association_rule_mining

**Association rule mining** is a popular pattern mining task. It is used to find strong associations between values in some data. Association rule mining is used to analyze data that has the form of a table described using binary attributes.

A typical example of such data is a **transaction database,** which lists the items (products) purchased by one or more customers. For example, the table below shows a small transaction database containing four transactions. The first transaction indicates that a customer has purchased some items **pasta****, lemon, bread, **and **orange **together.

Transaction | items appearing in the transaction |

T1 | {pasta, lemon, bread, orange} |

T2 | {pasta, lemon} |

T3 | {pasta, orange, cake} |

T4 | {pasta, lemon, orange, cake} |

Each transaction has a name called its **transaction identifier. **For example, the transaction identifiers of the four transactions depicted above are T1, T2, T3 and T4, respectively.

The goal of association rule mining is to find all the **association rules ** that are valid. An ** association rules ** has the form X –> Y indicating that if some set of values X appears in a transaction, the set of values Y is also likely to appear in the same transaction. It is required that the sets X and Y are not empty and do not contain the same values.

An example association rule is pasta =⇒ lemon which indicates that if someone buys pasta, he is likely to also buy lemon. In this example X = {pasta} and Y = {lemon}. The sets X and Y are said to be itemsets and pasta and lemon are values that are said to be items.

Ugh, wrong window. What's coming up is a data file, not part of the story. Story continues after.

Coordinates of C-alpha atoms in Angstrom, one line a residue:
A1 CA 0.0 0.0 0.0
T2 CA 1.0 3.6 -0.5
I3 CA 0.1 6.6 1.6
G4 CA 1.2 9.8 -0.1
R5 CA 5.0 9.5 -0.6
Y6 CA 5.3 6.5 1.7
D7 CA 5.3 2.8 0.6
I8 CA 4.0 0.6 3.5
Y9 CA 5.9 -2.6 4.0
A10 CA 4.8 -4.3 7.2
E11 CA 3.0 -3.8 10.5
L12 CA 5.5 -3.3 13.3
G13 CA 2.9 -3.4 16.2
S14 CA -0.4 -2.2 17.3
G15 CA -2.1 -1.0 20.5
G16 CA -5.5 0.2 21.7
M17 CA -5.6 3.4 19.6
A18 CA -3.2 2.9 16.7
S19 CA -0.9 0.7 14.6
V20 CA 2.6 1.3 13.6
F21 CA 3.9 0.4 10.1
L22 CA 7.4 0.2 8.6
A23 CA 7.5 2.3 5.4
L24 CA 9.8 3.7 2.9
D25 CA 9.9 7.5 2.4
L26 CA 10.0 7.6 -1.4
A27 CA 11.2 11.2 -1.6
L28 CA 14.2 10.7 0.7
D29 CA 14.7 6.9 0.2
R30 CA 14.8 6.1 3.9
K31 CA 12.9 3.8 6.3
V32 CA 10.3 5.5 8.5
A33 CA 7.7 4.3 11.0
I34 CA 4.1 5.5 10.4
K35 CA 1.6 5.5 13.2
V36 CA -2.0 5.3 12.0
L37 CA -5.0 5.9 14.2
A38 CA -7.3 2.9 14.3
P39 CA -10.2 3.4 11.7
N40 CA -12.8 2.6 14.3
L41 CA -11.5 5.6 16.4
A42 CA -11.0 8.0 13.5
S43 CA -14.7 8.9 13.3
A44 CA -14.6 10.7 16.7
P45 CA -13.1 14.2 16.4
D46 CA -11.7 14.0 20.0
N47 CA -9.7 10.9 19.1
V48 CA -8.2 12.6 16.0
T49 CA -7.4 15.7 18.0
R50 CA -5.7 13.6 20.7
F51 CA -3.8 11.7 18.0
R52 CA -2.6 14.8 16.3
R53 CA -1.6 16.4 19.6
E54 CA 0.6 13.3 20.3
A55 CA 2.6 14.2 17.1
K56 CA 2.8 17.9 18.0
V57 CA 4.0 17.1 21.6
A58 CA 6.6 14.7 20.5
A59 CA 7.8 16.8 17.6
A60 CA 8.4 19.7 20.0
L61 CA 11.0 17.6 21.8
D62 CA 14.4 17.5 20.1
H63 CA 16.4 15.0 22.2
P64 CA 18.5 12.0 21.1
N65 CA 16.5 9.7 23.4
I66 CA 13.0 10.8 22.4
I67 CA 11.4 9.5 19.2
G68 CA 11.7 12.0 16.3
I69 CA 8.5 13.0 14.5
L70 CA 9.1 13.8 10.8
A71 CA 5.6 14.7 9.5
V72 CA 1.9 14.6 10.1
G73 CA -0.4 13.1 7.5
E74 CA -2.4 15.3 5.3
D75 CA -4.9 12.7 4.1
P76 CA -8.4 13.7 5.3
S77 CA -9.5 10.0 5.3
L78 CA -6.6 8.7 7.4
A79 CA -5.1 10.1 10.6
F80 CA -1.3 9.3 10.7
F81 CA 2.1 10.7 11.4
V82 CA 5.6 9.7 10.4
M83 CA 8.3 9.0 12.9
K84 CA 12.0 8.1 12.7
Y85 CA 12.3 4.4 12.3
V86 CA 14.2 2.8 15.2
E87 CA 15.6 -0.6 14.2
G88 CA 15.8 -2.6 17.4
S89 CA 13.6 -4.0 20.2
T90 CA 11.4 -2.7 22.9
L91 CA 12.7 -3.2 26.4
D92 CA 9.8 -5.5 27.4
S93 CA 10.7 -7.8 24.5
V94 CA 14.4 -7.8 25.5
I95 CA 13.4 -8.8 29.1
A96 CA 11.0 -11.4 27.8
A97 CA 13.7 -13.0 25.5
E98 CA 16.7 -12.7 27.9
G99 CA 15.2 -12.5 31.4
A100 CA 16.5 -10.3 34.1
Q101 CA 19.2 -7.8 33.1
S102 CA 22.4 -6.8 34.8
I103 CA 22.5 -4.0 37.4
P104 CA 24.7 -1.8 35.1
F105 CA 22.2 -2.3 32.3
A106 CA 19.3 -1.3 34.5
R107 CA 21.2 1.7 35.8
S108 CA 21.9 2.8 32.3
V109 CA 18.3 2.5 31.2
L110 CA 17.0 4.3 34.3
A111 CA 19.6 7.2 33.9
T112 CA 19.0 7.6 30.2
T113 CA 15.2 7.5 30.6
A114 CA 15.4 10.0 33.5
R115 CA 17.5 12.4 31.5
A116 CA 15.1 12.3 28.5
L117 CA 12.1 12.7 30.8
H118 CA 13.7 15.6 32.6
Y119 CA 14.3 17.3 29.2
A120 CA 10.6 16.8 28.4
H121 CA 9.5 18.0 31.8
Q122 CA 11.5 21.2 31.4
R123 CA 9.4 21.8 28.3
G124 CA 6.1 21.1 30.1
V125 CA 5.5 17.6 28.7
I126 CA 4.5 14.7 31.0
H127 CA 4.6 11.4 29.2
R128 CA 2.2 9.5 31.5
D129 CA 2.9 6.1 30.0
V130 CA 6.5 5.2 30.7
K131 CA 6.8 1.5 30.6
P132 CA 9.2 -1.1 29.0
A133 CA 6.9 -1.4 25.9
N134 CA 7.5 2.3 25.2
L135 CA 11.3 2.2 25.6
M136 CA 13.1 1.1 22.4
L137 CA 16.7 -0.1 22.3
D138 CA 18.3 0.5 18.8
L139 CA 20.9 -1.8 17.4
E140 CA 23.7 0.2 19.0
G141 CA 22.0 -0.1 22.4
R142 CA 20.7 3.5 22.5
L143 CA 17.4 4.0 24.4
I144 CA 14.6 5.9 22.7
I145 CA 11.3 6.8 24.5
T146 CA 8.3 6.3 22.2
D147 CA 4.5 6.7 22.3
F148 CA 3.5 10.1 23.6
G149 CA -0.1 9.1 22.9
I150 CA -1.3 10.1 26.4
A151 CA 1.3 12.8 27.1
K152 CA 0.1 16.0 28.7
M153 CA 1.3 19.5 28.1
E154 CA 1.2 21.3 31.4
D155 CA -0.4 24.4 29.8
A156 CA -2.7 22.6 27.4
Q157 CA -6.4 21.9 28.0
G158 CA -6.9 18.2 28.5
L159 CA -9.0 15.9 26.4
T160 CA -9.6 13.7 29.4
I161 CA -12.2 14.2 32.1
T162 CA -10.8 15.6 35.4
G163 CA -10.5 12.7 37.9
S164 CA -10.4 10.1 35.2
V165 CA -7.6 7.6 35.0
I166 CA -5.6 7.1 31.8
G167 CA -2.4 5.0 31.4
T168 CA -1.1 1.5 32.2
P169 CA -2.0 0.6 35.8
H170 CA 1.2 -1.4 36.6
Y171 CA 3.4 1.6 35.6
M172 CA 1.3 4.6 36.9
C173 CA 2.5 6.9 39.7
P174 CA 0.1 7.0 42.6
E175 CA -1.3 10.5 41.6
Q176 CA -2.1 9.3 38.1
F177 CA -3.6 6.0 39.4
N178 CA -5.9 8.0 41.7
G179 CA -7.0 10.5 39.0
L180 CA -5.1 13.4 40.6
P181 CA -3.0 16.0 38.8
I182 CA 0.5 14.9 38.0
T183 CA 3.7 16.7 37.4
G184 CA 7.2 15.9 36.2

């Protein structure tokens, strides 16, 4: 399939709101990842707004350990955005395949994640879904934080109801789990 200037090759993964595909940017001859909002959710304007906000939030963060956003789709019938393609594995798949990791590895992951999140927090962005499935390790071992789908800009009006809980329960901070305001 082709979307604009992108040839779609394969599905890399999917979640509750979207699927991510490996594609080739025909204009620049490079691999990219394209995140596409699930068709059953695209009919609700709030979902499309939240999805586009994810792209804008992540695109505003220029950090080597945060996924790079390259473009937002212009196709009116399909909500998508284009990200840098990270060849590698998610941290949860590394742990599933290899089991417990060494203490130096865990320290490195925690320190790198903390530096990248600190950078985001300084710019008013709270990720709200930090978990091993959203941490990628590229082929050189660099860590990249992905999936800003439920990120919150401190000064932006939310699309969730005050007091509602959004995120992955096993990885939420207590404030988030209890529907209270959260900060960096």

To find rules that are interesting two measures have been initially proposed, called **support** and **confidence**. The **support of a rule** is how many transactions contain X and Y together. The **confidence of a rule** is how many times X and Y appear together divided by how many times X appears. For example, the support of pasta =⇒ lemon is 3 because it appears in three transactions, which are T1, T2 and T3. The confidence of that rule is 0.75 because pasta and lemon appears in three transactions, while pasta appears in 4 transactions. Thus 3/4 = 0.75. This rule can thus be interpreted as if a customer buys pasta 75% of the time he will also buy lemon.

To find association rules, a user must have a **transaction database** (as the one presented above), and must also choose a value for a parameter called ** minsup** , which means

The **output of association rule mining ** is all valid association rules that is all rules that have a support that is no less than *minsup* and a confidence that is not less than *minconf* in the database.

For example, for the above database, *minsup* = 2 and *minconf* = 0.75, the following association rules are found:

- lemon =⇒ pasta support: 3 confidence: 1
- pasta =⇒ lemon support: 3 confidence: 0,75
- orange =⇒ pasta support: 3 confidence: 1
- pasta =⇒ orange support: 3 confidence: 0,75
- cake =⇒ pasta support: 2 confidence: 1